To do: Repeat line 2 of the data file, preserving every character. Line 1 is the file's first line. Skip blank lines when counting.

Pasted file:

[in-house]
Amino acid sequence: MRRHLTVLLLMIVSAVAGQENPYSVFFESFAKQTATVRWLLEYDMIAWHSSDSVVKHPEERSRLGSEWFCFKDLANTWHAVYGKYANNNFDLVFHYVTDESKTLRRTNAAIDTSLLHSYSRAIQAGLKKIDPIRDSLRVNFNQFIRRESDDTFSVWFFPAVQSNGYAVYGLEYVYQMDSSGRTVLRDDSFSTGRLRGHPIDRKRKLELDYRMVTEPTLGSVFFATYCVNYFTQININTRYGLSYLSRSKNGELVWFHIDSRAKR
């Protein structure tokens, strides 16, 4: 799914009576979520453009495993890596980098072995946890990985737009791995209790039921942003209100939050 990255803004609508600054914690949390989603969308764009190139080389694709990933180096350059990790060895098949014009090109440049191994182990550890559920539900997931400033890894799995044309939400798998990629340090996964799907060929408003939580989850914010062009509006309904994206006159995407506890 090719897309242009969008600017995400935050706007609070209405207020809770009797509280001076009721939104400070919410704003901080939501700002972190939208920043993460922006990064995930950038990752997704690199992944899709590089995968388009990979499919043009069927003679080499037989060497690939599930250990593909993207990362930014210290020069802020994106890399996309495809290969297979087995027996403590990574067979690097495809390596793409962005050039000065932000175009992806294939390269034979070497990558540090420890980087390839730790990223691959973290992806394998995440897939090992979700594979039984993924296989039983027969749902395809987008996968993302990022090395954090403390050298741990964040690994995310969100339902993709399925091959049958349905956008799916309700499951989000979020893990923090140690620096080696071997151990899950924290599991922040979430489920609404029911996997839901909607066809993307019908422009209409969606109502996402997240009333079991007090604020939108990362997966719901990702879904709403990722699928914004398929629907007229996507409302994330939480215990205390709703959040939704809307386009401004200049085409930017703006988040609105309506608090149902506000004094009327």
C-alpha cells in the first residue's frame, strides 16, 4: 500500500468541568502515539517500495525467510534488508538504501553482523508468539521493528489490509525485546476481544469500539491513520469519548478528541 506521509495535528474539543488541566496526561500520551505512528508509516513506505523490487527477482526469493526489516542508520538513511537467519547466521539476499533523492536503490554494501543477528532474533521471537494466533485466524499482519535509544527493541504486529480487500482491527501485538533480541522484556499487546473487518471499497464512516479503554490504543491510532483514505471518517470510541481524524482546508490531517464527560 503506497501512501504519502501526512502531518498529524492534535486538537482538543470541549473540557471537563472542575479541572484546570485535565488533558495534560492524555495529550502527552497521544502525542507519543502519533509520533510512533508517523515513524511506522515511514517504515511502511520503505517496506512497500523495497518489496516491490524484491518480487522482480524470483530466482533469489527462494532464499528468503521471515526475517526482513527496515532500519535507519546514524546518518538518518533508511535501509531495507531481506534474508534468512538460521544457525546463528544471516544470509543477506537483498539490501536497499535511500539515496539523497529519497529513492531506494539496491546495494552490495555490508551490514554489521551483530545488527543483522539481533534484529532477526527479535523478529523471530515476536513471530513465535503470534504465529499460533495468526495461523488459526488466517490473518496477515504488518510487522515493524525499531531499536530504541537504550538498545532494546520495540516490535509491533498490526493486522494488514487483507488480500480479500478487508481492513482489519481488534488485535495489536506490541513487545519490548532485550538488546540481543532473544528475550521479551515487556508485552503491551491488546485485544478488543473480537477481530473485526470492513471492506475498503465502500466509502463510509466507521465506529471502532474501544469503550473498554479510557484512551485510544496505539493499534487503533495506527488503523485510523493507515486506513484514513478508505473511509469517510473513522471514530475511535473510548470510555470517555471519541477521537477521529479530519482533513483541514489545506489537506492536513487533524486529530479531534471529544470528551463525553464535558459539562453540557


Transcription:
Amino acid sequence: MRRHLTVLLLMIVSAVAGQENPYSVFFESFAKQTATVRWLLEYDMIAWHSSDSVVKHPEERSRLGSEWFCFKDLANTWHAVYGKYANNNFDLVFHYVTDESKTLRRTNAAIDTSLLHSYSRAIQAGLKKIDPIRDSLRVNFNQFIRRESDDTFSVWFFPAVQSNGYAVYGLEYVYQMDSSGRTVLRDDSFSTGRLRGHPIDRKRKLELDYRMVTEPTLGSVFFATYCVNYFTQININTRYGLSYLSRSKNGELVWFHIDSRAKR